- See also: British tea culture at Wikipedia.
As tea spread throughout the United Kingdom in the 19th century, people started to lay out tea gardens and hold tea dances. The tea gardens lost value after World War II but tea dances are still held today in the United Kingdom.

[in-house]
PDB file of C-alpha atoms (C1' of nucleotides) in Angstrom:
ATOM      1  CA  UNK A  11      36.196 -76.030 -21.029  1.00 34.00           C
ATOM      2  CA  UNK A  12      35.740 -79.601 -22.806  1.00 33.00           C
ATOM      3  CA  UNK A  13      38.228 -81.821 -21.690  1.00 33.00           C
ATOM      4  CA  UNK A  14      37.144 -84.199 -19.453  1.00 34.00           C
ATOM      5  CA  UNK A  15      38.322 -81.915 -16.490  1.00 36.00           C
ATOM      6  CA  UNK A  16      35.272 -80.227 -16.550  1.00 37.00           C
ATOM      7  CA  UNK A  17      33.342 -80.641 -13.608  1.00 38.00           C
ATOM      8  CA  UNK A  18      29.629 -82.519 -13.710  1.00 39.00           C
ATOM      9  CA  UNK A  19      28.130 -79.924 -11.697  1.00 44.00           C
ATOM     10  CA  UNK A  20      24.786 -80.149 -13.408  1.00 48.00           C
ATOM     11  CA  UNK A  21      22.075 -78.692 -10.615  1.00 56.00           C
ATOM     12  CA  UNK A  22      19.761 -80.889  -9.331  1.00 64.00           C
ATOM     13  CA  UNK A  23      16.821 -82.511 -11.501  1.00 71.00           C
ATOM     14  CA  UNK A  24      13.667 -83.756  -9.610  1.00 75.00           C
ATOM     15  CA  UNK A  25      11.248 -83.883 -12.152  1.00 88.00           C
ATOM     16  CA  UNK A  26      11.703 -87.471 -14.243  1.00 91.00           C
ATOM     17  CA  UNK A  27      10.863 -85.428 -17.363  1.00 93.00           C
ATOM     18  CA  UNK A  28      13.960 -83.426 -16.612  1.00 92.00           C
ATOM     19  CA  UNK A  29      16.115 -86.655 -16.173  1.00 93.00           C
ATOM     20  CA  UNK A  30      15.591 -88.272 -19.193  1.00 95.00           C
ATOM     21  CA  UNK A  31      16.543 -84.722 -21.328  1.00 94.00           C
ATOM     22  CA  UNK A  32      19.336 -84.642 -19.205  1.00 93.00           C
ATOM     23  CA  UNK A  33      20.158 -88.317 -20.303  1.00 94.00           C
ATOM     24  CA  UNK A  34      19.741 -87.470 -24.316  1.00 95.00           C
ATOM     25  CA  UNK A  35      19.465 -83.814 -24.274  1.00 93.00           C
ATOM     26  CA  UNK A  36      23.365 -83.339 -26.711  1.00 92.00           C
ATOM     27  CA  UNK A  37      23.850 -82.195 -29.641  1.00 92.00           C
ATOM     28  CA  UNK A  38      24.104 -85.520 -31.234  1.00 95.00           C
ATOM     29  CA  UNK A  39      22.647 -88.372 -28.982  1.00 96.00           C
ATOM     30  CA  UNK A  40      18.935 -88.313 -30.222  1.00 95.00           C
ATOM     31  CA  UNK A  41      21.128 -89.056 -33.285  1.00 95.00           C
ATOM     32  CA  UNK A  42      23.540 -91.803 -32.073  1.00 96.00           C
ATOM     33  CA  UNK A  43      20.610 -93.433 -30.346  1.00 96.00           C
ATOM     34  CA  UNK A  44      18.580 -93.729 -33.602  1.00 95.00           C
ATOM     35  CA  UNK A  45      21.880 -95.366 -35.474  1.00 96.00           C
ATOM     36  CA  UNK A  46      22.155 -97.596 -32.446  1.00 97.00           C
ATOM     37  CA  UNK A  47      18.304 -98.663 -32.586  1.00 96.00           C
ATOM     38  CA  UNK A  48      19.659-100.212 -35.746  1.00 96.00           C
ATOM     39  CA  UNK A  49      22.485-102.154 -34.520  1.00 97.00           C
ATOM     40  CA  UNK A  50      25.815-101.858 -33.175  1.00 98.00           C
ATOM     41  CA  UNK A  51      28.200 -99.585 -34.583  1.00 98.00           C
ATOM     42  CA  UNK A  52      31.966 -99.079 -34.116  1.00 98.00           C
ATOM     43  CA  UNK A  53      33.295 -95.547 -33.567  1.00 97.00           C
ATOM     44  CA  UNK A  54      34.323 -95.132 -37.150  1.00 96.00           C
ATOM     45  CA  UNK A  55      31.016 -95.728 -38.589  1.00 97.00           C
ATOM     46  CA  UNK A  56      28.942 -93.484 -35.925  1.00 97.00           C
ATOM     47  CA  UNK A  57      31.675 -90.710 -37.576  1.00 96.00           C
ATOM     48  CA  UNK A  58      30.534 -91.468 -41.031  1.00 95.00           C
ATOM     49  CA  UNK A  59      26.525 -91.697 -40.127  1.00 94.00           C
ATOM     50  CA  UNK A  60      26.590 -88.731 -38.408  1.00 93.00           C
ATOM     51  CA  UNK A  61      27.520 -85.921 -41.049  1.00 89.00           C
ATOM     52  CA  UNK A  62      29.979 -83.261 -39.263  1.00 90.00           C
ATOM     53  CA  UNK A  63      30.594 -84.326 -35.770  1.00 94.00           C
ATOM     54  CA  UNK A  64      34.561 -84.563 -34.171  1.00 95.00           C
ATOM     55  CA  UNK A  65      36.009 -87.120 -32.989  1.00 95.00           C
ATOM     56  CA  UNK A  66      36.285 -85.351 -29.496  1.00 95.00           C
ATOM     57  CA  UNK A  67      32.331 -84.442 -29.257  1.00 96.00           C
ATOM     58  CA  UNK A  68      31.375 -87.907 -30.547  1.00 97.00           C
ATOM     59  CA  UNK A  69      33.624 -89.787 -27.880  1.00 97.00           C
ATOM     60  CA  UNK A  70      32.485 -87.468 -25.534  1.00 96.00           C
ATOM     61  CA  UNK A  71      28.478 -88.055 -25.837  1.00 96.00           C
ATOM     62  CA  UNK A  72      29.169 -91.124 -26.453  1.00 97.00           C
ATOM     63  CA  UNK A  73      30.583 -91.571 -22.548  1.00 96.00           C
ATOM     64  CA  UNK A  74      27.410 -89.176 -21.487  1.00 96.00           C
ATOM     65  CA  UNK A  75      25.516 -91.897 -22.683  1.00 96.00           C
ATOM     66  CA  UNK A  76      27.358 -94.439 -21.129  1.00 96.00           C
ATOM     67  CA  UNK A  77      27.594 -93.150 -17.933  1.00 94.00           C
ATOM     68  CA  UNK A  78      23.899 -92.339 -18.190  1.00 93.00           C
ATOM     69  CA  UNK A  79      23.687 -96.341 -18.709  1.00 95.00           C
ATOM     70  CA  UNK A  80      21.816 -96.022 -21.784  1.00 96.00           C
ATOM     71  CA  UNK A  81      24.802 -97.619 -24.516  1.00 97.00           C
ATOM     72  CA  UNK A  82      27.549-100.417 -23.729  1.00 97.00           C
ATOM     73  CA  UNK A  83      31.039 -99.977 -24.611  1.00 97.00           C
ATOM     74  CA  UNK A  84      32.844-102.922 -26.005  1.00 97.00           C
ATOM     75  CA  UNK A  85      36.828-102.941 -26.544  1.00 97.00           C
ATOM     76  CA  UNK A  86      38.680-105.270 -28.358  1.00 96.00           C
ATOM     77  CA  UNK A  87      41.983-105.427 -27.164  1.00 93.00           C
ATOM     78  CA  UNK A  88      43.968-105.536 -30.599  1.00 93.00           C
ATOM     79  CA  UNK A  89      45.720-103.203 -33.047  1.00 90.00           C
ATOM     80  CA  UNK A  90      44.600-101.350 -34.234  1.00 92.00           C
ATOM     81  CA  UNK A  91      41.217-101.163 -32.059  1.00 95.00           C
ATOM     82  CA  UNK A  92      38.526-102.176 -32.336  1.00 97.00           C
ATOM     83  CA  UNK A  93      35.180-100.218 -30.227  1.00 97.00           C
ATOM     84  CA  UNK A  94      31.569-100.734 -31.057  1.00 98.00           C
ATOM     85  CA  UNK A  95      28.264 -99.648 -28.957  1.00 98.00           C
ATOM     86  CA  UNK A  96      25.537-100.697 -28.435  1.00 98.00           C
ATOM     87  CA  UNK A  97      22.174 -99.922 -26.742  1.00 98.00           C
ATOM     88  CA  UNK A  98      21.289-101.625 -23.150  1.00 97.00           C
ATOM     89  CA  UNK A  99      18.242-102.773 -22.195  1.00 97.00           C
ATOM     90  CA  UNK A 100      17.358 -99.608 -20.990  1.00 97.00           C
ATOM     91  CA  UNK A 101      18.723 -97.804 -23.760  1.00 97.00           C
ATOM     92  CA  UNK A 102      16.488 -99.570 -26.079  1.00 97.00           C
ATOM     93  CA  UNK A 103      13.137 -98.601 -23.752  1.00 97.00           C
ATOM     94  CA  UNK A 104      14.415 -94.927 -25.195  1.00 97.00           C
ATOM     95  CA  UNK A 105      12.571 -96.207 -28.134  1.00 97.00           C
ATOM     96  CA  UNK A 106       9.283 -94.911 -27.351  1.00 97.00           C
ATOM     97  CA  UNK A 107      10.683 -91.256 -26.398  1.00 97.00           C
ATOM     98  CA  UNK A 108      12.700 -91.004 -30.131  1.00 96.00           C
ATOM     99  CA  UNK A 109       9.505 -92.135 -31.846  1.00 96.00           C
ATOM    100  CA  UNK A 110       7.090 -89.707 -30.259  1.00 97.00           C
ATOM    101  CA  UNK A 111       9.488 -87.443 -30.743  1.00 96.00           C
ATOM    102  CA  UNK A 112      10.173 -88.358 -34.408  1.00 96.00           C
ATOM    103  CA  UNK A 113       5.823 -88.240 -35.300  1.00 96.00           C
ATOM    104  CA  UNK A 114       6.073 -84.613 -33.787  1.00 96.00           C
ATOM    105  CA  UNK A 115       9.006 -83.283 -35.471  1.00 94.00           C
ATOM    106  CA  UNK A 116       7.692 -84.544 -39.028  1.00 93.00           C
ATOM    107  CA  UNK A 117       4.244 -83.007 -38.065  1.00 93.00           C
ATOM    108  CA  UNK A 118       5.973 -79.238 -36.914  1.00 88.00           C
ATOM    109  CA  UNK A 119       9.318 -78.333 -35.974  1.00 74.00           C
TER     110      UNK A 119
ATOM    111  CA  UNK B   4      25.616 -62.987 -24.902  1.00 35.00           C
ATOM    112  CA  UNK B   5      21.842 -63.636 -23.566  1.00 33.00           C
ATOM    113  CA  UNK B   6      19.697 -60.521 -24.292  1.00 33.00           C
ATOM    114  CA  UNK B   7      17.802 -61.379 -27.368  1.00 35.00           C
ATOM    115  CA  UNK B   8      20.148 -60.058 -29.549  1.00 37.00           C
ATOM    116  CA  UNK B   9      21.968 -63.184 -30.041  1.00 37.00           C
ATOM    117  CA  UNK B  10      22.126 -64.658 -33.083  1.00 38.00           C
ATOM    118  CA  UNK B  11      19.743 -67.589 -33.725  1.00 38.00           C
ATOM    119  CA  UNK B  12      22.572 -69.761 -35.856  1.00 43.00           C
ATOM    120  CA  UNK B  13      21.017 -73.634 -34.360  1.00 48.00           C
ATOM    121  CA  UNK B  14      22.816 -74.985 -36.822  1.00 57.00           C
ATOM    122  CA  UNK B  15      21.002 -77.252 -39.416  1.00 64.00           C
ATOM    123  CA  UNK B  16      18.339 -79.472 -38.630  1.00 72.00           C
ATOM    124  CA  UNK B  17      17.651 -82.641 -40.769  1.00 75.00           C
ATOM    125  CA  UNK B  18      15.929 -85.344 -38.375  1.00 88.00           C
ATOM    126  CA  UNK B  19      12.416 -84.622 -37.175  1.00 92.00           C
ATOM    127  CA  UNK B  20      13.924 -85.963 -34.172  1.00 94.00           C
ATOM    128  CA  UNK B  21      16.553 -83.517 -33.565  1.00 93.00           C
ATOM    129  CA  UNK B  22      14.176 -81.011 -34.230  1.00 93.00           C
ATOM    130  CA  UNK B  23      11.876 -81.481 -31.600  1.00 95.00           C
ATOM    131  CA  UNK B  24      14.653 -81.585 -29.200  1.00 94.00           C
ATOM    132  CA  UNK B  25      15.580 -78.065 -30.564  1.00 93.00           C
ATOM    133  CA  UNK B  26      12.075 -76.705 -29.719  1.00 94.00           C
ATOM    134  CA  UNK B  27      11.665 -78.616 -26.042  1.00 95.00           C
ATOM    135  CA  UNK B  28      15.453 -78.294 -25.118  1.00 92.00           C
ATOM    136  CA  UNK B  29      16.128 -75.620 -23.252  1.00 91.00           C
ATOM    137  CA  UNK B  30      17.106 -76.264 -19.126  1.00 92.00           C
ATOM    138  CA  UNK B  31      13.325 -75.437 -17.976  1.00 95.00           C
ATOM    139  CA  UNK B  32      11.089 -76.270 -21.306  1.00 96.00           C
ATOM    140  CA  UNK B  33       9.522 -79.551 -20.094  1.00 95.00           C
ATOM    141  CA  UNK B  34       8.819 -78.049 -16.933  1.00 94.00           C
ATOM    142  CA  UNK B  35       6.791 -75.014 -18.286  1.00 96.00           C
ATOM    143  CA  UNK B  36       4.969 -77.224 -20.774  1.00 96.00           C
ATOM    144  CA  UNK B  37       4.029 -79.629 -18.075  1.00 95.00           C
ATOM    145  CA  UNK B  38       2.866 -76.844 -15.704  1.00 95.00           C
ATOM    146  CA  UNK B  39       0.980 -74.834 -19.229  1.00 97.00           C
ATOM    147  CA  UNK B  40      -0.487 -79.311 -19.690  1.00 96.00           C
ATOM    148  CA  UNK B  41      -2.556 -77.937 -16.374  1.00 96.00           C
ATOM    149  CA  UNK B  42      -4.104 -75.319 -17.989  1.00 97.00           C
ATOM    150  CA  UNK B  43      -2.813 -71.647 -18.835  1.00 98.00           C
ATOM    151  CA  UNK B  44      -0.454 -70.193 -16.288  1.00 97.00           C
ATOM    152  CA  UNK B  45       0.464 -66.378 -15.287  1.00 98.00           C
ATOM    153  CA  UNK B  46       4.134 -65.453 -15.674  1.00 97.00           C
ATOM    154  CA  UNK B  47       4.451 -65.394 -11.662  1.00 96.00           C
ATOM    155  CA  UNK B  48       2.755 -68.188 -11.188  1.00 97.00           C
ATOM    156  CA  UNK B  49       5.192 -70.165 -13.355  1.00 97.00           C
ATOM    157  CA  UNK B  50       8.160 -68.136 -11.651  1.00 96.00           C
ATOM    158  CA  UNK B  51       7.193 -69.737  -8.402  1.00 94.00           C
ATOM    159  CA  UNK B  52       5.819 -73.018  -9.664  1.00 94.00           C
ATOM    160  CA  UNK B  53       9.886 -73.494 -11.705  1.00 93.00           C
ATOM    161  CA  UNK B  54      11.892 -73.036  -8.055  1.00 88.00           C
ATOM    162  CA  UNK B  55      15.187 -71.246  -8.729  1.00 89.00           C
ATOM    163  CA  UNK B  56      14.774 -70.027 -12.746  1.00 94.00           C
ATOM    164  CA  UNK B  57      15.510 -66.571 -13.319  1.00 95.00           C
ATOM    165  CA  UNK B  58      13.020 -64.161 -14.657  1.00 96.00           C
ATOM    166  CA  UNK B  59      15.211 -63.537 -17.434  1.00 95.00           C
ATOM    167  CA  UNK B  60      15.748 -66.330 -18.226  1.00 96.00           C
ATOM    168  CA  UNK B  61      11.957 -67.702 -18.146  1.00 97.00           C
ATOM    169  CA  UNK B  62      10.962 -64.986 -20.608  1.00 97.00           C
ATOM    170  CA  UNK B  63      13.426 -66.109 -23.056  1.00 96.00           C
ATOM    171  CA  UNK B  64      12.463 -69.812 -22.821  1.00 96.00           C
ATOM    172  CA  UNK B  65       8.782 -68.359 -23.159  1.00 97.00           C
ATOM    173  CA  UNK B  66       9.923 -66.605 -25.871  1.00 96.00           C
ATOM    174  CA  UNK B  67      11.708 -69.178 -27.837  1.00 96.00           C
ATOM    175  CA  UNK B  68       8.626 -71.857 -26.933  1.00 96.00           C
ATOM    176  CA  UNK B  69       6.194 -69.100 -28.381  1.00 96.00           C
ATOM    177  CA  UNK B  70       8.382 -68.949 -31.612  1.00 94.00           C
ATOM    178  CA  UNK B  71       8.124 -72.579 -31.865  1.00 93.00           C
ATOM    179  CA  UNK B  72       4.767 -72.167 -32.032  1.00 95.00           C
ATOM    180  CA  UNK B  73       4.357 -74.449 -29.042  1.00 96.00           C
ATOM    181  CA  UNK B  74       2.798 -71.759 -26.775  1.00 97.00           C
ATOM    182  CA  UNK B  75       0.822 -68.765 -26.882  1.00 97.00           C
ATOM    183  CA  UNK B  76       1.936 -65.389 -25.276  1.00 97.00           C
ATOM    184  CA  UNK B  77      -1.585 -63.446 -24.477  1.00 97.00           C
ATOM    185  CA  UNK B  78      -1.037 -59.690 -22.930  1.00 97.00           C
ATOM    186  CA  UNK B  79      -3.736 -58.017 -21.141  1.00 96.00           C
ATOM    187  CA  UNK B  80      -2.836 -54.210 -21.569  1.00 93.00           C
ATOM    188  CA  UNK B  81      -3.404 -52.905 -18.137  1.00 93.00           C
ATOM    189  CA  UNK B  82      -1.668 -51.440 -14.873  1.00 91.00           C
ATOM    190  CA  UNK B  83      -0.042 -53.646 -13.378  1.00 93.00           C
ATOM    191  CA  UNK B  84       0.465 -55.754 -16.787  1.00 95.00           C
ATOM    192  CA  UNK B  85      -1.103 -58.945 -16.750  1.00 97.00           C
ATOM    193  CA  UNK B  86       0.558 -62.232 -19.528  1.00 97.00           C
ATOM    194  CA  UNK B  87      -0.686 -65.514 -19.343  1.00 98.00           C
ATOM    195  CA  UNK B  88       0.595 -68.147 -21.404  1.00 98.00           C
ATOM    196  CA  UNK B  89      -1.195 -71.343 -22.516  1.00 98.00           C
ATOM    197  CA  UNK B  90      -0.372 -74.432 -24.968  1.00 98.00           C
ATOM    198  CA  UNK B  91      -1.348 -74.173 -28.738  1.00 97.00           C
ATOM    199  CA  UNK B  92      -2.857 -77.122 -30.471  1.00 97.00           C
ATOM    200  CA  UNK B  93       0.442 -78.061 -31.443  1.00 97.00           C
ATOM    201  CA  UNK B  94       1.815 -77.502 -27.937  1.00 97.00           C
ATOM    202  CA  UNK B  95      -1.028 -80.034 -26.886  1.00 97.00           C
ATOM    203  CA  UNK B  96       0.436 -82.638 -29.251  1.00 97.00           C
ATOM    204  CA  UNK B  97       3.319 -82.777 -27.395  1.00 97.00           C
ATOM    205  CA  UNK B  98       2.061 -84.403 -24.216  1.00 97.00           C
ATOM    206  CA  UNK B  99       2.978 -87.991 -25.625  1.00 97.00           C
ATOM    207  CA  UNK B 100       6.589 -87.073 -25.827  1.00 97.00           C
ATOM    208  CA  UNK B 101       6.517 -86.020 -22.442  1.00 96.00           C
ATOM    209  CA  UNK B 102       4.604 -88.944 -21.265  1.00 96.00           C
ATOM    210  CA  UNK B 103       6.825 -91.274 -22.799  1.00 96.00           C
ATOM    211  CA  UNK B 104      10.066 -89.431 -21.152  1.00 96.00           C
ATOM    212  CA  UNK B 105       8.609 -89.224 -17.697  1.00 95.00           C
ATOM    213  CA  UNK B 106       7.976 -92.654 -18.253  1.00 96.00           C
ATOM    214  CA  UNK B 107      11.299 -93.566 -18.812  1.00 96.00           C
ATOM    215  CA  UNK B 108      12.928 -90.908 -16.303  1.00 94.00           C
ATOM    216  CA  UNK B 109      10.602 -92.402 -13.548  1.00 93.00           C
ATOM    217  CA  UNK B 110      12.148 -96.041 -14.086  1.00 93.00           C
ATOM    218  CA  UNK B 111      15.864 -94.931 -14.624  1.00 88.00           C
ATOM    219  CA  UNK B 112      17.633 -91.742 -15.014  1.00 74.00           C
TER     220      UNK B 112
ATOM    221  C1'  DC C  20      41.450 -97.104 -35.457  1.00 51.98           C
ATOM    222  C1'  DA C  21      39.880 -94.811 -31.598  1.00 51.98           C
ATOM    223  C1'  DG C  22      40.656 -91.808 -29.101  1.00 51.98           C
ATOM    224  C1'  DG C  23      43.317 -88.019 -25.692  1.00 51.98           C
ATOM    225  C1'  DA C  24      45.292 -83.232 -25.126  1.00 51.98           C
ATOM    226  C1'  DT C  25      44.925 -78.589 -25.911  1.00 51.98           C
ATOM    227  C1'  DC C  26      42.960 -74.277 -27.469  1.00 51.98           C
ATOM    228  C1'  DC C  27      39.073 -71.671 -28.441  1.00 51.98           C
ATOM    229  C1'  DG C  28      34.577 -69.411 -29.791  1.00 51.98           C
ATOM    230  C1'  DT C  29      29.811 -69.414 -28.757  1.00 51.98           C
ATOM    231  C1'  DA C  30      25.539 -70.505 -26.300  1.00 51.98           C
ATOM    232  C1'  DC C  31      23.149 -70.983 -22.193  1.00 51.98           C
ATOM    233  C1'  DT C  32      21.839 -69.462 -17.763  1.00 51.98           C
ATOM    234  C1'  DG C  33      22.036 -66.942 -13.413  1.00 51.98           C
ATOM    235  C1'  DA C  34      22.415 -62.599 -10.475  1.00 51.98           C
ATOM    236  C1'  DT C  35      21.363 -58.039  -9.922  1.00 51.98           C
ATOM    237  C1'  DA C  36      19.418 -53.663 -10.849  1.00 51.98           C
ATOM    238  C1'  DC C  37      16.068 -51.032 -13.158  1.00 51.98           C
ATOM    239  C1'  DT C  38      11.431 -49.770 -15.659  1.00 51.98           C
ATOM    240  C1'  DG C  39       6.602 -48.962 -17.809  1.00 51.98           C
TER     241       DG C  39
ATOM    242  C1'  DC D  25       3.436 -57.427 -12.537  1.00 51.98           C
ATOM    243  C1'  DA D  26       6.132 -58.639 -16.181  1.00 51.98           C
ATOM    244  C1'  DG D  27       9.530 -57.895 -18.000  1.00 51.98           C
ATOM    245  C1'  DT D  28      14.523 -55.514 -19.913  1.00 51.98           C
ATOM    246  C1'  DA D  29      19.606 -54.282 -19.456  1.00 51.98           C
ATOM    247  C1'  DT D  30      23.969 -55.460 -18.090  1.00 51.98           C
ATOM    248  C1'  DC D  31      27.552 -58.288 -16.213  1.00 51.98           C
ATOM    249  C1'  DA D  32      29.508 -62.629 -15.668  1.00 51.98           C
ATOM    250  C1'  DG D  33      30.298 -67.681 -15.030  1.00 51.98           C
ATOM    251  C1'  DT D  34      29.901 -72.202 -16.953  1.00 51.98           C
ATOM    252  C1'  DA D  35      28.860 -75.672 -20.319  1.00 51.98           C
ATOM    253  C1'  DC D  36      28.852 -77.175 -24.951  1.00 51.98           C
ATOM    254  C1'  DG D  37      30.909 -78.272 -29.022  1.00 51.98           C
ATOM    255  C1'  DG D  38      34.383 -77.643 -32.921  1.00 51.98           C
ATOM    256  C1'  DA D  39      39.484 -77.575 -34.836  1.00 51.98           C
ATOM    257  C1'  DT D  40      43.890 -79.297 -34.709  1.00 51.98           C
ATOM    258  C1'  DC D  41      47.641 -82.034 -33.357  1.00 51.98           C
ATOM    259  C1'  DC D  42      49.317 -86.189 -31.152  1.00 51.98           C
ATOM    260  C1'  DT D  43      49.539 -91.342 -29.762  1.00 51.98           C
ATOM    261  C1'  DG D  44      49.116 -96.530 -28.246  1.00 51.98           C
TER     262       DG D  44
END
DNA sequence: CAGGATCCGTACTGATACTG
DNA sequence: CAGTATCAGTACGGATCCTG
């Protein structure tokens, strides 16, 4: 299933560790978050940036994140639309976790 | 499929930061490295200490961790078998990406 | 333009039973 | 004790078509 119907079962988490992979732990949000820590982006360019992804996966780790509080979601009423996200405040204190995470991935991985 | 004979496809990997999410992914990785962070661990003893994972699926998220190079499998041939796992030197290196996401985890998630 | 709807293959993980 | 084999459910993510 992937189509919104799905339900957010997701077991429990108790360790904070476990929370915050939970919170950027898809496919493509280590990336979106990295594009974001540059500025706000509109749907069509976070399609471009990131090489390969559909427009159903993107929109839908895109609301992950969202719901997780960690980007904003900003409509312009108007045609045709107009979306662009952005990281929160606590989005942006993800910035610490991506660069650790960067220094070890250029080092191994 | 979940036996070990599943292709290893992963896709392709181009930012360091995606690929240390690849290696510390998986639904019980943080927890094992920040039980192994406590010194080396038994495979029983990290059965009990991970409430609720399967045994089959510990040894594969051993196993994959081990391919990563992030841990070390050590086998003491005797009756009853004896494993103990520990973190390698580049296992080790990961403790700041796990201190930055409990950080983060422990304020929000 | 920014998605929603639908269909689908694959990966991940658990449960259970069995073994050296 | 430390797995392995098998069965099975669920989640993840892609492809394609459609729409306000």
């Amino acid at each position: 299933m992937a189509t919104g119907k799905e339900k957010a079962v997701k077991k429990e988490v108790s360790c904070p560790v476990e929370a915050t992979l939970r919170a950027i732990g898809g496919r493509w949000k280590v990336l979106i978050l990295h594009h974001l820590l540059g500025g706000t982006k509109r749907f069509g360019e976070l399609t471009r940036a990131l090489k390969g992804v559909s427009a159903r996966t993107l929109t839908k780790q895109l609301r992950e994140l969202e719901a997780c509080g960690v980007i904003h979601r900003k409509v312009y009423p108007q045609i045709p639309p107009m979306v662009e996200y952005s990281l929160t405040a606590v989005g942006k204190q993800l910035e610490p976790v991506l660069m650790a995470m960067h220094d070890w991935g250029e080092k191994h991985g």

In Britain tea is usually black tea served with milk (never cream; the cream of a "cream tea" is clotted cream served on scones, usually with strawberry jam, a tradition originating from Devon and Cornwall). Strong tea served with lots of milk and often two teaspoons of sugar, usually in a mug, is commonly referred to as builder's tea. Much of the time in the United Kingdom, tea drinking is not the delicate, refined cultural expression that the rest of the world imagines—a cup (or commonly a mug) of tea is something drunk often, with some people drinking six or more cups of tea a day. Employers generally allow breaks for tea.
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